I don’t know if this 2020 Coronavirus Crisis will be another 1990, another 2001, or another 2008. I am not interested in social trends, or political philosophy, or whatever it is that makes the opinionated mob drift from one simple idea to another. But this time of generalized lockdown and anxiety is as good as any other to realize how little Europeans have accomplished in common in the past 20 years, and how much we have drifted apart; how this very crisis could have been dealt with much more efficiently under a unitary political and social voice, had we learned from the mistakes of the recent past; how many other future crises are going to catch us all absolutely unprepared and unorganized; and how we can take the opportunity to let go of all these groundless sentiments of hatred, rivalry, and inferiority, to pull our heads out of our fearmongering and selfish asses, and to start hoping and working together again for a brighter future.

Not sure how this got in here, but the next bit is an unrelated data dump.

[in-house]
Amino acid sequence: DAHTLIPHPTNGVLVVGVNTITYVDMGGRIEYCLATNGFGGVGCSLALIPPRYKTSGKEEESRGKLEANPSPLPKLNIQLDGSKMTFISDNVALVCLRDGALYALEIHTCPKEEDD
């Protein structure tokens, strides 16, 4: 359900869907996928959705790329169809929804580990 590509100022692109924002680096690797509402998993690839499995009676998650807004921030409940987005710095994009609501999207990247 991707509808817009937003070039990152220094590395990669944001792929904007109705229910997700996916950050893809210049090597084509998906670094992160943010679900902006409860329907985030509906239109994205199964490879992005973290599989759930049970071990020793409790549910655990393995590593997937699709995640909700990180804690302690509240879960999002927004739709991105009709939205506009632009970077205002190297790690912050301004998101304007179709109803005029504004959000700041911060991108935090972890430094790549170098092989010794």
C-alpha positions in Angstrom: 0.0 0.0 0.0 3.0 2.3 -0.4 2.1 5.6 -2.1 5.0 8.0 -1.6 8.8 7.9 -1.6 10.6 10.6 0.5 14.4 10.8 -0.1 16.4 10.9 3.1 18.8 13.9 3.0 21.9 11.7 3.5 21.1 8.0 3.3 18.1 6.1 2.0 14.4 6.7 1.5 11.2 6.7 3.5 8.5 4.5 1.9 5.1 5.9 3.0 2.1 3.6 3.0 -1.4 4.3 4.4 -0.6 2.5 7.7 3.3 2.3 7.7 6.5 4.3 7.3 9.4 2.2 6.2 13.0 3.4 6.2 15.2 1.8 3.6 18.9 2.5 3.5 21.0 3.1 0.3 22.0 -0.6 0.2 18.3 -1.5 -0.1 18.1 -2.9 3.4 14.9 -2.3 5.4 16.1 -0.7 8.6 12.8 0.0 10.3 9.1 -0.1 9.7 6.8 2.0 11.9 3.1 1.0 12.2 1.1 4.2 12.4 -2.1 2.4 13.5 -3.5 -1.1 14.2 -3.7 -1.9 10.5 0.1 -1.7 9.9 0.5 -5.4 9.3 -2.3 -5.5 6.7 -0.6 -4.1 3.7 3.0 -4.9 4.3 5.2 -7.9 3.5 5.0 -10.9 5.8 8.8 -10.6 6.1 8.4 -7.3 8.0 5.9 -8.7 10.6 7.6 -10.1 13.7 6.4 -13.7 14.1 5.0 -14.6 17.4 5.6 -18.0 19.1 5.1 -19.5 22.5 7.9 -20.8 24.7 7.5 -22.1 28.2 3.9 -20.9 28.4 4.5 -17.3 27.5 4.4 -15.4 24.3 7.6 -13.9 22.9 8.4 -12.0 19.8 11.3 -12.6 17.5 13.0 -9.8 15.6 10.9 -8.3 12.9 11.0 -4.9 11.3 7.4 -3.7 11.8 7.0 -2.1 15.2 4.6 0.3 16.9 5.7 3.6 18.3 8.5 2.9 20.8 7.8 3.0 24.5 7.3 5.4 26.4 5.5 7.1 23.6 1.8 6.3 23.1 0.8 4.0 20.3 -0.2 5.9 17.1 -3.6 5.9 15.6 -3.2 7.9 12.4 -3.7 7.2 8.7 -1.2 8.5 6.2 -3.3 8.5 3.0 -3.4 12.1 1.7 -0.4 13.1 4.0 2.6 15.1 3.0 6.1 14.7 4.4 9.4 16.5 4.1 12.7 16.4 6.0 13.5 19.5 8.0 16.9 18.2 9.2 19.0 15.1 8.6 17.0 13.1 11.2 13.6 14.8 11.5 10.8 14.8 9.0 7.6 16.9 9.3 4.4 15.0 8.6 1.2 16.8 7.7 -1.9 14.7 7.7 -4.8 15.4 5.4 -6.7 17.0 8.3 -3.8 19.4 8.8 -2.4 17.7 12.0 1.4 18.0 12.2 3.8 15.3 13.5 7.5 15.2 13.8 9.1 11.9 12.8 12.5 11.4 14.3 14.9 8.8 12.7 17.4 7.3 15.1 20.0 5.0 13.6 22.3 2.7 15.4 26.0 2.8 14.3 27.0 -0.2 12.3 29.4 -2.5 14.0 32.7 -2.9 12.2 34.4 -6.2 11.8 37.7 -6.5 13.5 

The alternative is to accept this continued decadence of the Union and multilateralism, the repeated patching up during crises by regional and local governments constantly antagonizing each other, the permanent dreaming of a comeback to mythical medieval ‘pure’ nation states, now with the help of simplistic genetic jargon to help long-lost ethnic causes. For a while at least, until a new crisis brings us to our knees and divides us once again into the ‘new us’ and the ‘new them’. In that case, I can just recommend us to brace ourselves for the bumpy road ahead, and wish us Europeans good luck with our angry and entitled little local, always almost fully ethnolinguistically pure and self-sufficient (and soon self-destructive and warmongering) Weimar Republics, in whatever shitty cave holes each group decides to seclude itself into.